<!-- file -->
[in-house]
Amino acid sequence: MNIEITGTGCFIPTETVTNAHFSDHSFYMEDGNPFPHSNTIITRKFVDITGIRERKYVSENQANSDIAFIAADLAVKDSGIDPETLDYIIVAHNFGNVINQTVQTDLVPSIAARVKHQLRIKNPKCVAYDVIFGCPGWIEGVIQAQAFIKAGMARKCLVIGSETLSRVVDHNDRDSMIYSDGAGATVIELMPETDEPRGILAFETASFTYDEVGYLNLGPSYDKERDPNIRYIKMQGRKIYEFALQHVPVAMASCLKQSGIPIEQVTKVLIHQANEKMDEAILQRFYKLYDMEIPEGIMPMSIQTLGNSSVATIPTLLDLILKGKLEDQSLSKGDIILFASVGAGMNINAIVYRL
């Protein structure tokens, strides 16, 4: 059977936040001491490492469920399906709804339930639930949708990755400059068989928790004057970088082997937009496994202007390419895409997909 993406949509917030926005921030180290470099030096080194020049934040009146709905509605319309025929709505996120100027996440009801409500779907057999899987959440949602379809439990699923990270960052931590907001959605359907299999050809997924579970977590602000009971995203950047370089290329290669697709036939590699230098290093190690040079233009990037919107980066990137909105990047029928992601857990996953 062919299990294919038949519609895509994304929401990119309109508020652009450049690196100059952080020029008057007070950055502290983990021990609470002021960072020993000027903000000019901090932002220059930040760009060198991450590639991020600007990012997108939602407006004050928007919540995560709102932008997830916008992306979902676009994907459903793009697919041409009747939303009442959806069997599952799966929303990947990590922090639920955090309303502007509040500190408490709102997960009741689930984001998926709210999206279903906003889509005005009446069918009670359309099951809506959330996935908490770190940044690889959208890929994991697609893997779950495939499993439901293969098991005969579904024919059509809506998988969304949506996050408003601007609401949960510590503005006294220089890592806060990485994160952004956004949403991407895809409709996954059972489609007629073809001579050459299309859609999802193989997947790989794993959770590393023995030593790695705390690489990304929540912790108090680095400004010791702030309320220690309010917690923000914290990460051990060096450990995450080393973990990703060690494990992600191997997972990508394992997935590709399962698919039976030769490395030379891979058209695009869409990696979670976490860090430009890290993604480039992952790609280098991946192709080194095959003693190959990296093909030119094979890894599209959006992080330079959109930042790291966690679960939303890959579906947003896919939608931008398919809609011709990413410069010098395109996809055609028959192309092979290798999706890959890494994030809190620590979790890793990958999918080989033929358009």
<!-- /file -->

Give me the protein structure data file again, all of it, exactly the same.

[in-house]
Amino acid sequence: MNIEITGTGCFIPTETVTNAHFSDHSFYMEDGNPFPHSNTIITRKFVDITGIRERKYVSENQANSDIAFIAADLAVKDSGIDPETLDYIIVAHNFGNVINQTVQTDLVPSIAARVKHQLRIKNPKCVAYDVIFGCPGWIEGVIQAQAFIKAGMARKCLVIGSETLSRVVDHNDRDSMIYSDGAGATVIELMPETDEPRGILAFETASFTYDEVGYLNLGPSYDKERDPNIRYIKMQGRKIYEFALQHVPVAMASCLKQSGIPIEQVTKVLIHQANEKMDEAILQRFYKLYDMEIPEGIMPMSIQTLGNSSVATIPTLLDLILKGKLEDQSLSKGDIILFASVGAGMNINAIVYRL
């Protein structure tokens, strides 16, 4: 059977936040001491490492469920399906709804339930639930949708990755400059068989928790004057970088082997937009496994202007390419895409997909 993406949509917030926005921030180290470099030096080194020049934040009146709905509605319309025929709505996120100027996440009801409500779907057999899987959440949602379809439990699923990270960052931590907001959605359907299999050809997924579970977590602000009971995203950047370089290329290669697709036939590699230098290093190690040079233009990037919107980066990137909105990047029928992601857990996953 062919299990294919038949519609895509994304929401990119309109508020652009450049690196100059952080020029008057007070950055502290983990021990609470002021960072020993000027903000000019901090932002220059930040760009060198991450590639991020600007990012997108939602407006004050928007919540995560709102932008997830916008992306979902676009994907459903793009697919041409009747939303009442959806069997599952799966929303990947990590922090639920955090309303502007509040500190408490709102997960009741689930984001998926709210999206279903906003889509005005009446069918009670359309099951809506959330996935908490770190940044690889959208890929994991697609893997779950495939499993439901293969098991005969579904024919059509809506998988969304949506996050408003601007609401949960510590503005006294220089890592806060990485994160952004956004949403991407895809409709996954059972489609007629073809001579050459299309859609999802193989997947790989794993959770590393023995030593790695705390690489990304929540912790108090680095400004010791702030309320220690309010917690923000914290990460051990060096450990995450080393973990990703060690494990992600191997997972990508394992997935590709399962698919039976030769490395030379891979058209695009869409990696979670976490860090430009890290993604480039992952790609280098991946192709080194095959003693190959990296093909030119094979890894599209959006992080330079959109930042790291966690679960939303890959579906947003896919939608931008398919809609011709990413410069010098395109996809055609028959192309092979290798999706890959890494994030809190620590979790890793990958999918080989033929358009």